Davis gives Keene the green light to shoot whenever and wherever he wants, helping him break MAC and school season scoring records set by former NBA players Ron Harper at Miami and Dan Majerle at Central Michigan. Davis acknowledged he may coach the once-in-a-generation scorer for only one season.

“He’s going to have opportunities to play at another level,” Davis said. “Your job as a coach is to make sure a student-athlete in his position has all the information he can have to make the best decision. If the thought is to come back, great. If the decision is to leave and play professionally, you support that decision as well.”

Keene insisted he doesn’t know yet if he will stay in college or enter the NBA draft this year.

“There’s a chance I’ll go because what I’m doing probably won’t be done again,” he said in an AP interview. “I just have to see what people say after the season and see how it plays out.”

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Louisville challenges NCAA over recruiting allegations

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LOUISVILLE, Ky. — Louisville has refuted NCAA allegations against its men’s basketball program in the wake of a federal corruption scandal, requesting that the highest-level violation be reclassified.

The university also is challenging that former coach Rick Pitino failed to promote an atmosphere of compliance in his program.

Louisville filed a 104-page response last week to the Notice Of Allegations sent to the school in May. The document stated that college sports’ governing body seeks to ignore wire fraud convictions against several people involved in the scheme – including a former Adidas executive – by suggesting they were representing its athletic interests. Louisville’s contract with the apparel maker was a standard sponsorship agreement rather than a promotional deal, the response added.

“This argument is as novel as it is wrong,” the school wrote in its response. “Even if an institution has some responsibility for the conduct of its suppliers, that responsibility plainly does not extend to acts of fraud perpetrated against the institution itself.”

Louisville also seeks to have several second-tier violations reclassified even lower. The NCAA has until Nov. 15 to respond with the school responding 15 days after before a decision is made whether the case will proceed through the traditional Committee on Infractions or Independent Accountability Review Process (IARP).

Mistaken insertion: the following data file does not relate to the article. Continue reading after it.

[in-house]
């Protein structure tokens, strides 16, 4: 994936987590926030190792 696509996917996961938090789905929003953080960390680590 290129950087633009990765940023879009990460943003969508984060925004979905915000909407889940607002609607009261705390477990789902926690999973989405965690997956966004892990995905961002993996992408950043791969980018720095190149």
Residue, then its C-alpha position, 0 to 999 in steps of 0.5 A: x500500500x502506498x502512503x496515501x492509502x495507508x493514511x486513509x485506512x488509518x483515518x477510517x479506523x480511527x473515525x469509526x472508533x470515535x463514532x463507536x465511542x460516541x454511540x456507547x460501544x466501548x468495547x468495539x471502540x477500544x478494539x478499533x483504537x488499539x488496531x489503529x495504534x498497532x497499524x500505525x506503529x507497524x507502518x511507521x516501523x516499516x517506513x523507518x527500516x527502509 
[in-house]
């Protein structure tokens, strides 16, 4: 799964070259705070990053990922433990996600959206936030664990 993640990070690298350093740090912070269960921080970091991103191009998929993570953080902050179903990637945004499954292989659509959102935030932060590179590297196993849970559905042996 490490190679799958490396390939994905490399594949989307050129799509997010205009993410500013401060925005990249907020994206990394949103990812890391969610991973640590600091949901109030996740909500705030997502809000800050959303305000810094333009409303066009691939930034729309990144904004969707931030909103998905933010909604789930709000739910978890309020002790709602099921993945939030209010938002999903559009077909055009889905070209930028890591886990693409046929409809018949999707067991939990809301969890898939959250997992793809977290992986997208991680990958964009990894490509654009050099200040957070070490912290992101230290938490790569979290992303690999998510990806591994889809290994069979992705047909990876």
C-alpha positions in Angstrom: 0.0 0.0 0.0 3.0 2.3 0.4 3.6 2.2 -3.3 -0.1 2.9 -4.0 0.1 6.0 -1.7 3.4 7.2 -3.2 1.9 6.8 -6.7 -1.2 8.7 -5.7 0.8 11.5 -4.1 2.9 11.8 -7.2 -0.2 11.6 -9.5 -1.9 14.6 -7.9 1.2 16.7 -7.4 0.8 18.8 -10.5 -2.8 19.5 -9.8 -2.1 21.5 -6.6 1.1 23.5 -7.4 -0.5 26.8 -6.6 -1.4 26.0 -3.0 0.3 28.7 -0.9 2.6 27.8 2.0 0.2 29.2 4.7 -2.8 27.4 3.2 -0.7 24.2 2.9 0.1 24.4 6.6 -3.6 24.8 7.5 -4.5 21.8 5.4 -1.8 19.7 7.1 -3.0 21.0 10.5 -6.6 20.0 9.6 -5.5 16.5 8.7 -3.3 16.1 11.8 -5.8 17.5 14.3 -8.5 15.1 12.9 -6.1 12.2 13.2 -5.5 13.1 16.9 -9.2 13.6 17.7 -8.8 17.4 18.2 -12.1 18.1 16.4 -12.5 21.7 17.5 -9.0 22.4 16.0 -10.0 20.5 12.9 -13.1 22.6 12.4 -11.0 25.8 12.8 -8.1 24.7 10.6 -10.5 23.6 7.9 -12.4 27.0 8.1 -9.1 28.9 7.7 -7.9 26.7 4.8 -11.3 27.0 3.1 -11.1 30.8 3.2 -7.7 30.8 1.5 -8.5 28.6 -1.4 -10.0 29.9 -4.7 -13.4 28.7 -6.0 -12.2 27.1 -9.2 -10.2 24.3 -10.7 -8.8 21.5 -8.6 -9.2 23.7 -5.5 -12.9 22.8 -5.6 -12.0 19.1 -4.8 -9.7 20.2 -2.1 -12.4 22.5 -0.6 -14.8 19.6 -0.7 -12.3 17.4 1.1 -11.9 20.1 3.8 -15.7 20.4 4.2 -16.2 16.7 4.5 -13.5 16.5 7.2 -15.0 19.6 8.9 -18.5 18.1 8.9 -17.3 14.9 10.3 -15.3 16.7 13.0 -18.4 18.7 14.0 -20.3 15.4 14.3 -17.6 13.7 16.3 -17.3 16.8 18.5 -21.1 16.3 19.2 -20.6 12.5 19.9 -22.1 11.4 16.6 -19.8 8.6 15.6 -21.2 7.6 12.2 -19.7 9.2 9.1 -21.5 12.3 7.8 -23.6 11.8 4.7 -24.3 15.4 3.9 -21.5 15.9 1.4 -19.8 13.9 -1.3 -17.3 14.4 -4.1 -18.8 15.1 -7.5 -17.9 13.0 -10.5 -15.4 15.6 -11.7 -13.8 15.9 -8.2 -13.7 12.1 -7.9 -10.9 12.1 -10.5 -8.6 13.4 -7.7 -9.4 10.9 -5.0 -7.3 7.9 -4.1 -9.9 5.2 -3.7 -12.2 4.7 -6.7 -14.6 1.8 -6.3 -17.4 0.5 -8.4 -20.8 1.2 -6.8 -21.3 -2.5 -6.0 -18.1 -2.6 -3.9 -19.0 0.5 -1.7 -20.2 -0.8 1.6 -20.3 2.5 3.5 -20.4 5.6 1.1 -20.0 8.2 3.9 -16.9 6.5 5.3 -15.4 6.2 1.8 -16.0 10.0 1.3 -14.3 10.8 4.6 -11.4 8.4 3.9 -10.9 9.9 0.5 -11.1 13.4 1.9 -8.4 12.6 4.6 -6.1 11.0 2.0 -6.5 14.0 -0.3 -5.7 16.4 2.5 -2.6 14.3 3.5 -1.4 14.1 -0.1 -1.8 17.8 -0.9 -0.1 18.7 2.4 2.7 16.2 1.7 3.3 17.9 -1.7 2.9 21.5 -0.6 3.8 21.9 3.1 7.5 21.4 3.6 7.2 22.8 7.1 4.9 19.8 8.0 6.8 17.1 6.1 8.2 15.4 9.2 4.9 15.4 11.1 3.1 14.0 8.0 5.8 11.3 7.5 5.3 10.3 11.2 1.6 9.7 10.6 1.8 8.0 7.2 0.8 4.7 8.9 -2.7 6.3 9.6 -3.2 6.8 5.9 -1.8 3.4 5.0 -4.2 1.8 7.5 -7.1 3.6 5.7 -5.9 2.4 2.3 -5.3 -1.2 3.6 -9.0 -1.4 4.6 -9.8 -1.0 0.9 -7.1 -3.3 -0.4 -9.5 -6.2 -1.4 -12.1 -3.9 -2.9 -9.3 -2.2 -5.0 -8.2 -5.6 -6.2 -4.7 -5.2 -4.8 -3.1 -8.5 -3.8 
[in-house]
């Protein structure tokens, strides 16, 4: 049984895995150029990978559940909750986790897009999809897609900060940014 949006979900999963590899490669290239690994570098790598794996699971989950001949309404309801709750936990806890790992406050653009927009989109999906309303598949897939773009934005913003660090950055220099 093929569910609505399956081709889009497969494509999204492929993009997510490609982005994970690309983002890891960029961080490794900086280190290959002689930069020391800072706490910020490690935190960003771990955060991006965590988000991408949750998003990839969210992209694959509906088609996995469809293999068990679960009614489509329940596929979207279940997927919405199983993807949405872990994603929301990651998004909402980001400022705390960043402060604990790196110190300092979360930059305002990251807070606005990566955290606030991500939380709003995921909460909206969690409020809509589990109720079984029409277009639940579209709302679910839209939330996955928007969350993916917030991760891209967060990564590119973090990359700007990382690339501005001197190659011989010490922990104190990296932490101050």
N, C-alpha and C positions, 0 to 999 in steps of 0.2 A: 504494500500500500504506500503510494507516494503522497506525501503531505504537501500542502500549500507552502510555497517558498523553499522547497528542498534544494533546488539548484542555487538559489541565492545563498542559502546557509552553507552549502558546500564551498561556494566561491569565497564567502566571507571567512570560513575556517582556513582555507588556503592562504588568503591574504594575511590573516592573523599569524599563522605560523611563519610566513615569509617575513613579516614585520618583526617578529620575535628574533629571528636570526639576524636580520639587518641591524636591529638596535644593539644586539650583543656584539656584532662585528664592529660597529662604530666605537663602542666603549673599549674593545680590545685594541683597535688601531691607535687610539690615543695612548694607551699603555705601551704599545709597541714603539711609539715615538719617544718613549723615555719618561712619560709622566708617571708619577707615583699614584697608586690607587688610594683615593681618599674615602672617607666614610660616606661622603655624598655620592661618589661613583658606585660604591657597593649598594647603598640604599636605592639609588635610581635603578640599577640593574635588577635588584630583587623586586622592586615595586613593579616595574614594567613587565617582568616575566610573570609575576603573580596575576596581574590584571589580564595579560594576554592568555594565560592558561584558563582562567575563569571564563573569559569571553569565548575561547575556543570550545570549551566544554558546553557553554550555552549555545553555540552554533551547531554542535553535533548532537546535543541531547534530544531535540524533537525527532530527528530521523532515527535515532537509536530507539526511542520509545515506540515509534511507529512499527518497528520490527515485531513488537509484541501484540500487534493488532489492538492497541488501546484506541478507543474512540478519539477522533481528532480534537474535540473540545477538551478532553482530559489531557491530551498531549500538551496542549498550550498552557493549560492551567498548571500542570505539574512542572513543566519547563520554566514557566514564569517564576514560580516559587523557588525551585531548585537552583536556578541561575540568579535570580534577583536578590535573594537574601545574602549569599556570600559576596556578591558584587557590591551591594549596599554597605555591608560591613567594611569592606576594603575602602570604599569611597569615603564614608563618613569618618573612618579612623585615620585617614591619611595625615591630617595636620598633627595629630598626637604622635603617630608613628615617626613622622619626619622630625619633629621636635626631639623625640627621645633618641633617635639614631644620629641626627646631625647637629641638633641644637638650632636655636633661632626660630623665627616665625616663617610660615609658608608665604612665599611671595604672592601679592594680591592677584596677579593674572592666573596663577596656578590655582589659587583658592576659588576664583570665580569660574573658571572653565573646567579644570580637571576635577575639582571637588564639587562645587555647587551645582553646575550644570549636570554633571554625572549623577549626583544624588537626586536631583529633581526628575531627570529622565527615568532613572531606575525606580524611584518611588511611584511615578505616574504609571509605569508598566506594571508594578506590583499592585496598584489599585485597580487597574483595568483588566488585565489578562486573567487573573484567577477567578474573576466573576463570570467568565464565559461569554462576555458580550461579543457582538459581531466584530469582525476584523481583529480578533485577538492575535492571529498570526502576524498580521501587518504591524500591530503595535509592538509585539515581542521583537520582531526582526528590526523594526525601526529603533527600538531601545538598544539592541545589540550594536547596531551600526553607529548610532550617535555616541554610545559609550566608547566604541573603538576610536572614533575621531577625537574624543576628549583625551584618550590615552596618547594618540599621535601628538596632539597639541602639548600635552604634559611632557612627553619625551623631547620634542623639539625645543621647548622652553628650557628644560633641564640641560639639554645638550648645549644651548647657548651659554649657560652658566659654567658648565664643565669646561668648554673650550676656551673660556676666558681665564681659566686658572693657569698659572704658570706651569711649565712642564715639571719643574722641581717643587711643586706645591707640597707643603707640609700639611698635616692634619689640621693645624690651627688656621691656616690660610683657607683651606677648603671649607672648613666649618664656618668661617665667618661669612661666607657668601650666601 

The NCAA’s Notice of Allegations states that Louisville committed a Level I violation, considered the most severe, with an improper recruiting offer and extra benefits along with several lesser violations. Those lesser violations also include Pitino failing to promote an atmosphere of compliance.

The NCAA notice completed a two-year investigation following a federal corruption probe of college basketball announced in September 2017. Louisville acknowledged its involvement in the federal investigation related to the recruitment of former player Brian Bowen II. Pitino, who’s now coaching Iona, was not named in the federal complaint and has consistently denied authorizing or having knowledge of a payment to a recruit’s family.

Louisville has previously indicated it would accept responsibility for violations it committed but would contest allegations it believed were not supported by facts. The school also noted corrective measures taken in the scandal’s immediate aftermath, such as suspending and then firing Pitino and athletic director Tom Jurich.

Louisville also dismissed the NCAA’s contention that former Adidas executive James Gatto and amateur league director Merl Code represented the school while funneling illegal payments to recruits at several schools.

“The enforcement staff’s remaining allegations lack factual support and overread the relevant Bylaws,” the response stated, “and rest on the erroneous contention that the conspirators were representatives of the University’s athletics interests.

“For these reasons and others set forth, the panel should reject the enforcement staff’s dramatically overbroad theory, and classify this case as involving a Level II-Mitigated violation.”

Bubbles brewing with season on horizon

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INDIANAPOLIS — With the coronavirus pandemic already forcing changes for college basketball, a bubble may be brewing in Indianapolis.

Indiana Sports Corp. released a 16-page proposal Friday that calls for turning the city convention center’s exhibition halls and meeting rooms into basketball courts and locker rooms. There would be expansive safety measures and daily COVID-19 testing.

The all-inclusive price starts at $90,000 per team and would cover 20 hotel rooms per traveling party, testing, daily food vouchers ranging from $30-$50 and the cost of game officials. Sports Corp. President Ryan Vaughn said the price depends on what offerings teams or leagues choose.

“The interest has been high,” Vaughn said. “I think as conferences figure out what conference and non-conference schedules are going to look like, we’re we’re a very good option for folks. I would tell you we’ve had conversations with the power six conferences, mid-majors, it’s really kind of all over the Division I spectrum.”